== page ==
This culture of awareness directly affects the trend of ‘armchair activism’. Similarly, among students and young adults, if one doesn’t have a profile on facebook, they are looked down upon. It is almost seen as a status symbol- the greater the number of friends in one’s friend list or the greater the number of likes on one’s display picture, the more popular would that person be. This culture of online presence among young adults may affect the practises of ESOL students to use facebook to learn English, make friends, and ‘fit-in’, and the digitization of childhood. And the culture of curiosity that we are a part of also affects the behavioural patterns of children. Lastly, the culture of online value chain and e-business and e-everything affect the behaviour of social media marketing using facebook.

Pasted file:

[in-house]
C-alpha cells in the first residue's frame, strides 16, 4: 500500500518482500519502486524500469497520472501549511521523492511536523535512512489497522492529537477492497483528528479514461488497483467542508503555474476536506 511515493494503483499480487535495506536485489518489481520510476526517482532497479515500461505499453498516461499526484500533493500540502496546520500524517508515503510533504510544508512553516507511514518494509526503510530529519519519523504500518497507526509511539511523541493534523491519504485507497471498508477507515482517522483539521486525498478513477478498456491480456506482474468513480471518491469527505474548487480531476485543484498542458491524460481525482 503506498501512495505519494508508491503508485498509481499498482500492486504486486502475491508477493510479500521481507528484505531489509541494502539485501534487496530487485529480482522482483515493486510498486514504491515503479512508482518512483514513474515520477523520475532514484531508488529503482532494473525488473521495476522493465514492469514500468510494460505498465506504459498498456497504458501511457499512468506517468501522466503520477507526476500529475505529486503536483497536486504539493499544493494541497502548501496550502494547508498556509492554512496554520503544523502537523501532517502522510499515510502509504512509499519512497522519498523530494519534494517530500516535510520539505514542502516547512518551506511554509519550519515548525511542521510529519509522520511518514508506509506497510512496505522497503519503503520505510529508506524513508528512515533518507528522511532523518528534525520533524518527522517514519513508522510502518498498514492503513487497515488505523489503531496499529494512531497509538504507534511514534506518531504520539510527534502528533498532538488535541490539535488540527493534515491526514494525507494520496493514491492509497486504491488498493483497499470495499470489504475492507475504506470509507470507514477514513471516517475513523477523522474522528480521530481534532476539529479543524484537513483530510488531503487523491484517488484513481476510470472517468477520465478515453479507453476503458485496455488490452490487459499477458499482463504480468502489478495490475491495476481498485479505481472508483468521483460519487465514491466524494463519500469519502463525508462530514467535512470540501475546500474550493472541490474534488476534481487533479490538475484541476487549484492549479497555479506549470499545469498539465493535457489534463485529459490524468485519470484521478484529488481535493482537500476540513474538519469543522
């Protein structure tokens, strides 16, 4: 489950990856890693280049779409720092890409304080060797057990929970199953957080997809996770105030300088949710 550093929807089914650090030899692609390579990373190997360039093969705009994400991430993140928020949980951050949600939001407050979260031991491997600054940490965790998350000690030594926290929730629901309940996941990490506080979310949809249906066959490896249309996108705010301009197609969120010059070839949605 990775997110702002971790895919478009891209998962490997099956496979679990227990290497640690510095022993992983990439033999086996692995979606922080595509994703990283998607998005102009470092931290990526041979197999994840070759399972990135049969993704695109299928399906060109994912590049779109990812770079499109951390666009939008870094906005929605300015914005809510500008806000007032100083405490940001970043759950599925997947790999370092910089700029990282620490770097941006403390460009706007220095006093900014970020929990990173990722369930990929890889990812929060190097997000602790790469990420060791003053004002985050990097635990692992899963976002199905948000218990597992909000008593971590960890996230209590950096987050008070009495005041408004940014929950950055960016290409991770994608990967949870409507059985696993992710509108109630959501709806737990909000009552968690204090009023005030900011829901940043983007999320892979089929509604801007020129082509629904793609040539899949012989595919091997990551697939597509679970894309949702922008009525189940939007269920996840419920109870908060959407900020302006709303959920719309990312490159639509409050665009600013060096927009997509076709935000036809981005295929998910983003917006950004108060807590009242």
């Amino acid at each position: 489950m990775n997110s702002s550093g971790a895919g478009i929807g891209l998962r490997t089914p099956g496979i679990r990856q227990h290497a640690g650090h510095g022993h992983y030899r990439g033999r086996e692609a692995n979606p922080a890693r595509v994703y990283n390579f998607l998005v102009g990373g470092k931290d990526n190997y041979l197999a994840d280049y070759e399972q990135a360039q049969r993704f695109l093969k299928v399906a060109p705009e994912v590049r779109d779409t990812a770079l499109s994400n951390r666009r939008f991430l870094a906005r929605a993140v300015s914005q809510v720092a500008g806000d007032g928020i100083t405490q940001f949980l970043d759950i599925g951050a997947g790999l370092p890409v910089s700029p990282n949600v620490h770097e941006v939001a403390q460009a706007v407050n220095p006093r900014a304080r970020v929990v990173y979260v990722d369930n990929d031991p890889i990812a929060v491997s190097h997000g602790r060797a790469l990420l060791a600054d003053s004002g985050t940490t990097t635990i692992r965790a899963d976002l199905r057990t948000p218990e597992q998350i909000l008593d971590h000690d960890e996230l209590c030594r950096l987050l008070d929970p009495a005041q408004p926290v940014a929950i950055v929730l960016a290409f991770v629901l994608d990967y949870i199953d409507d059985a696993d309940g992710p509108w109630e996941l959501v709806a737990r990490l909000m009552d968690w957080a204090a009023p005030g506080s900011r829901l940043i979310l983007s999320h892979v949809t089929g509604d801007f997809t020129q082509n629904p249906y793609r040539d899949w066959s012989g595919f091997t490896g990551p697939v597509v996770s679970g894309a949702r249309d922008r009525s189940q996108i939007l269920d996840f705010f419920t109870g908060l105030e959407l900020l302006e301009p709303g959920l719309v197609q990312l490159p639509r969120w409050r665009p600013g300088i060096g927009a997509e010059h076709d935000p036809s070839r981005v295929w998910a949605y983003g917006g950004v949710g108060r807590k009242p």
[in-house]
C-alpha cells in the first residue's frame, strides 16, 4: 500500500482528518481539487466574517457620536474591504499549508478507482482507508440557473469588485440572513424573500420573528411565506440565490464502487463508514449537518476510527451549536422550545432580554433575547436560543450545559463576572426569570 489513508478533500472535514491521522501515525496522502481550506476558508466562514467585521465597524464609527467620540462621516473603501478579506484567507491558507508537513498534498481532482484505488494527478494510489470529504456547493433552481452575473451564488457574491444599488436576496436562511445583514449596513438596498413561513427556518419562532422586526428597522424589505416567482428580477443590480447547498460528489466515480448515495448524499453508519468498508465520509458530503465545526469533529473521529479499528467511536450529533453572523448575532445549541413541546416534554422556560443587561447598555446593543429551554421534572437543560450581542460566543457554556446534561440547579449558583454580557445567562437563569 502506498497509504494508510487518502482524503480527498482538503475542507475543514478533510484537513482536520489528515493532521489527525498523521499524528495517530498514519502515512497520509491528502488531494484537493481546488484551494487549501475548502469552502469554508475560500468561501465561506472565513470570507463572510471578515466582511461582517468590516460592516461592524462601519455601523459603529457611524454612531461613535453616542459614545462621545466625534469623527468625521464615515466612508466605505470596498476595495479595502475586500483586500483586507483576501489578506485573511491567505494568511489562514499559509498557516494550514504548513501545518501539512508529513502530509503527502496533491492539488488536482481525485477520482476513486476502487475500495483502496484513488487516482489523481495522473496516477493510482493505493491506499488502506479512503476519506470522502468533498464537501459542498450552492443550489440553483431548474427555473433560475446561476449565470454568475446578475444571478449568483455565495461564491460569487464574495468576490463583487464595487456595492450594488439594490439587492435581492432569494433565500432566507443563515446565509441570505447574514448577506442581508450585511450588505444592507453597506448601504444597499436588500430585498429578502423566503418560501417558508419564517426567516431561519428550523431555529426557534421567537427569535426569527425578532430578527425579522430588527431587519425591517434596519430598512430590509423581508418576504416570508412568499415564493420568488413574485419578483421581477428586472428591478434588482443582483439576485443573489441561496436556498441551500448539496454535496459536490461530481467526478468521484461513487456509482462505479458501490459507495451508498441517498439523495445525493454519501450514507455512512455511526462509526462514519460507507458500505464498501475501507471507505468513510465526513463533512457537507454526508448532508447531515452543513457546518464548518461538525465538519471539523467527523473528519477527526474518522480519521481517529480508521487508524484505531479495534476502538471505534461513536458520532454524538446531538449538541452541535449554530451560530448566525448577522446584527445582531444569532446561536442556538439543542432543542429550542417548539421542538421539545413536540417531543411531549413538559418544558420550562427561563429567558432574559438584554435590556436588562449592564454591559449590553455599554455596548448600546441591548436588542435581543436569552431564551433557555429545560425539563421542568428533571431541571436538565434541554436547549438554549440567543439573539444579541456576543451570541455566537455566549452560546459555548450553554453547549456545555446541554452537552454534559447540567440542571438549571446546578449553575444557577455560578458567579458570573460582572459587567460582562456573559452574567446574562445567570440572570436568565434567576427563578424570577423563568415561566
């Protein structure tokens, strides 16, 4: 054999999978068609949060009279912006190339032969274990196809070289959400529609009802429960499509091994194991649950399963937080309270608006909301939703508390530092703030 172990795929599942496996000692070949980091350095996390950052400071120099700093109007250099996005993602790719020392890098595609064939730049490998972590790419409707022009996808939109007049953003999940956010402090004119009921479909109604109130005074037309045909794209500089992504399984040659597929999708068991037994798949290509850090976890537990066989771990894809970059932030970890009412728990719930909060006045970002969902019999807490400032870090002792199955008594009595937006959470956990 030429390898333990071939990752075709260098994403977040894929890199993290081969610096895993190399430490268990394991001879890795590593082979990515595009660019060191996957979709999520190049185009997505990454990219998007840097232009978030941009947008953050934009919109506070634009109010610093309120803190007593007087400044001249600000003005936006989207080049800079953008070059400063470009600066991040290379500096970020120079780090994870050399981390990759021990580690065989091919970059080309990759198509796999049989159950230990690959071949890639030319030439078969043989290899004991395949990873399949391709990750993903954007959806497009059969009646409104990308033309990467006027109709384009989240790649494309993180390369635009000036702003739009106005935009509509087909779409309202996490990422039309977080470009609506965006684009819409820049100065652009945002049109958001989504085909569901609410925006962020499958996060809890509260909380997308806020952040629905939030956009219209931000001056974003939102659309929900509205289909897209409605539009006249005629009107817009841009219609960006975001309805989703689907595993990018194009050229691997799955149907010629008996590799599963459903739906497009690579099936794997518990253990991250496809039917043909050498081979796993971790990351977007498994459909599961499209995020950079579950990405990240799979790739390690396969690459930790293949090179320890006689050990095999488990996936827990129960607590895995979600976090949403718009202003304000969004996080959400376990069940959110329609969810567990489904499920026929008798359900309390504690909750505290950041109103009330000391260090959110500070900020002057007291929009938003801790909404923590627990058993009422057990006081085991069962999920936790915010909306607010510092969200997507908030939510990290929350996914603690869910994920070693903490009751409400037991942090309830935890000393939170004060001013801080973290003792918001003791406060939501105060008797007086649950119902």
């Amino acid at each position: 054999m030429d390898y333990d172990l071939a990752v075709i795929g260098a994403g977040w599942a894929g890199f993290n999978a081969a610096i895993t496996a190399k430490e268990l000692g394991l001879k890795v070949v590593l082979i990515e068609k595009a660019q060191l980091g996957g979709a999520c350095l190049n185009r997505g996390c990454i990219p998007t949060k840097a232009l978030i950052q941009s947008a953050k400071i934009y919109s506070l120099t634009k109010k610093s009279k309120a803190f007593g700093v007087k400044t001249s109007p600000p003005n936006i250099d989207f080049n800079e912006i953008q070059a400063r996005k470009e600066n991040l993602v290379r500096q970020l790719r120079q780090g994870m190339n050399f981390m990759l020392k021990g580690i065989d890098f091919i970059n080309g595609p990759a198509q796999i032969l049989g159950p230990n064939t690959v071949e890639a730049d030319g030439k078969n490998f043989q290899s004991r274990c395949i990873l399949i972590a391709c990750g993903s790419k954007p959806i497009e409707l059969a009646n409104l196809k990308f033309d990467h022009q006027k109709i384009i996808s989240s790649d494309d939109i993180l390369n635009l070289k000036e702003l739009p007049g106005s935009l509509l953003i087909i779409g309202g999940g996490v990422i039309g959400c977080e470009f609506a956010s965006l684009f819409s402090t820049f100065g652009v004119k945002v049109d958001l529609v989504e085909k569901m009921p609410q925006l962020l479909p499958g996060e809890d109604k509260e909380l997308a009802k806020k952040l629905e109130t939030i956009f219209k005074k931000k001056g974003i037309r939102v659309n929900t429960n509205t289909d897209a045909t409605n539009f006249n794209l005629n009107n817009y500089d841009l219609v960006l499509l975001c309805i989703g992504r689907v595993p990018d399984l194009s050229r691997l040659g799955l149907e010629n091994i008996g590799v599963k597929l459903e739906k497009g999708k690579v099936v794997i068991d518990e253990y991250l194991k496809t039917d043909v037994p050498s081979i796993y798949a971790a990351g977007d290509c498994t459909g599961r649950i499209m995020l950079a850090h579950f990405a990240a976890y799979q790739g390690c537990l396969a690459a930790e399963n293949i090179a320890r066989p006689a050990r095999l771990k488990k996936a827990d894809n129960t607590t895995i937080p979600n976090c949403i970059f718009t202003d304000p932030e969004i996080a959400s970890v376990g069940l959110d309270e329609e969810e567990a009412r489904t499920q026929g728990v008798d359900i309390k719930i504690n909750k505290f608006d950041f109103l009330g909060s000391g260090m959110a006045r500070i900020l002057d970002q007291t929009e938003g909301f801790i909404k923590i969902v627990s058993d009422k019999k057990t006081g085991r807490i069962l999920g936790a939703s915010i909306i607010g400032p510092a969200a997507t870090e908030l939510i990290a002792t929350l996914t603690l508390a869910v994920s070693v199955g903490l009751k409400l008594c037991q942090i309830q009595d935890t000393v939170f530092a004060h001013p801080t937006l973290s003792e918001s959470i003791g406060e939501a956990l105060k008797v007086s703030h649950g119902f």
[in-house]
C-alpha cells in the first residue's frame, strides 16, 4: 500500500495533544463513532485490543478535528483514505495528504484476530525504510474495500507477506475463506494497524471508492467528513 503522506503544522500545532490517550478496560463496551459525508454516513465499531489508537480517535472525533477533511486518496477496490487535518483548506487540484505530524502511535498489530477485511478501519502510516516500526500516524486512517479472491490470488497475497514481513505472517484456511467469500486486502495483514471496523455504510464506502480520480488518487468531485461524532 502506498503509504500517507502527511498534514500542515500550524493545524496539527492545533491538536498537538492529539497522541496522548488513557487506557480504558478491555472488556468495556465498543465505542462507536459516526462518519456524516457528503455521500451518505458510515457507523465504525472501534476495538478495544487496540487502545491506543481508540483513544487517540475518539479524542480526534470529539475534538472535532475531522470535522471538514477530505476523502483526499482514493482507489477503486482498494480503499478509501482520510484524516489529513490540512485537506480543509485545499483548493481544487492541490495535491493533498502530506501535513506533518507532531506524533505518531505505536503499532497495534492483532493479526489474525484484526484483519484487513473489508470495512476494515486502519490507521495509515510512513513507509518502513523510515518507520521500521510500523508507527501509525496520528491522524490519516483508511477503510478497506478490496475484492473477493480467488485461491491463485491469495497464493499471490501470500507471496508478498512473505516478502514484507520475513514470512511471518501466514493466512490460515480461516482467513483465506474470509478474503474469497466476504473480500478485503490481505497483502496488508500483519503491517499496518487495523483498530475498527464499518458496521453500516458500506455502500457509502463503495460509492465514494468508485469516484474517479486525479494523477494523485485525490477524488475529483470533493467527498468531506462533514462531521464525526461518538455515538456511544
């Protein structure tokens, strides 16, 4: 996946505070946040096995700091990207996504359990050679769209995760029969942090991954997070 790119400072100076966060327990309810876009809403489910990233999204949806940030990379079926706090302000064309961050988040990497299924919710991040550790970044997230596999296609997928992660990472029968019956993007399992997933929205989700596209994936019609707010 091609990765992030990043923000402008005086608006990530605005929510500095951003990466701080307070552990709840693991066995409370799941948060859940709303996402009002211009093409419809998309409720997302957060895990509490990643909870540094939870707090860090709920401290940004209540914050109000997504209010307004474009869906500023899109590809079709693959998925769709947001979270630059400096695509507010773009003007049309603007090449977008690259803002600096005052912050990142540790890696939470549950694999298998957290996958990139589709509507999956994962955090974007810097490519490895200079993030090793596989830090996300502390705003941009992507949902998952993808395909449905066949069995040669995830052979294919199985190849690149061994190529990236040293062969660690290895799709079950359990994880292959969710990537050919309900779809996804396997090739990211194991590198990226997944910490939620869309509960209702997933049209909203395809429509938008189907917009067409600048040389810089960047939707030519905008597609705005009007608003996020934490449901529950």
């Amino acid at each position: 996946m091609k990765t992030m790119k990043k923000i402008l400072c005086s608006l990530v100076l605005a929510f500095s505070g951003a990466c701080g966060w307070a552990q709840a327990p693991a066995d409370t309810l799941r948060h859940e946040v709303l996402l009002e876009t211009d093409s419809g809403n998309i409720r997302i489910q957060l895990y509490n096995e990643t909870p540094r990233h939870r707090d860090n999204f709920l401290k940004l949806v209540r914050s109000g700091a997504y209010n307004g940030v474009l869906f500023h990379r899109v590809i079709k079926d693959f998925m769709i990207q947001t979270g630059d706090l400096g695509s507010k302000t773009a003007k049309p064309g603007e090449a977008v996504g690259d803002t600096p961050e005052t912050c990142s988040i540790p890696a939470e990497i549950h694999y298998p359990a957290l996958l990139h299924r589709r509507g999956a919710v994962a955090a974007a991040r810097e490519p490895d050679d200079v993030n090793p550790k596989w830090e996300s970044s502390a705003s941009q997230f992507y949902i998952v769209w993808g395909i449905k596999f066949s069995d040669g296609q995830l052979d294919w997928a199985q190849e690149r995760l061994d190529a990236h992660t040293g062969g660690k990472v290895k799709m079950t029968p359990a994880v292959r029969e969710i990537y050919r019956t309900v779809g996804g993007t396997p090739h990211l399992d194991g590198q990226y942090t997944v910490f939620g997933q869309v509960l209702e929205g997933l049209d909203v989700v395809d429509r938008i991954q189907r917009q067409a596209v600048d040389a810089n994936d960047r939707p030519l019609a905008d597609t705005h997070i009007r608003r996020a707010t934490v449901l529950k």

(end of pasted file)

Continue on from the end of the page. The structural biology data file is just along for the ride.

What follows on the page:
There are many Conflicts and tensions surrounding these practises. As already mentioned, the authenticity of the practise of armchair activism through facebook can be questioned due to factors like herd mentality, superficial empathy, and the desire to fit-in. The practise of using facebook groups and pages for social media marketing faces the problems of failure due to lack of authenticity, lack of trust on the part of the prospective customers, spamming and disinterested target customers. In our modern age, the real and the virtual have become so intertwined that it is difficult to separate one from another. The best example of this phenomenon can be the culture of continuous online interactions resulting in online dating. Another, more worrisome, example can be the culture of ‘digital bedrooms’ and online gaming, which have resulted in the digitization of childhood. The digitization of childhood has seriously affected the lives of children and resulted in empty playgrounds and higher Farmville scores. This culture of online communications has also impacted the behavioural patterns of children’s communications (Wei, 2014).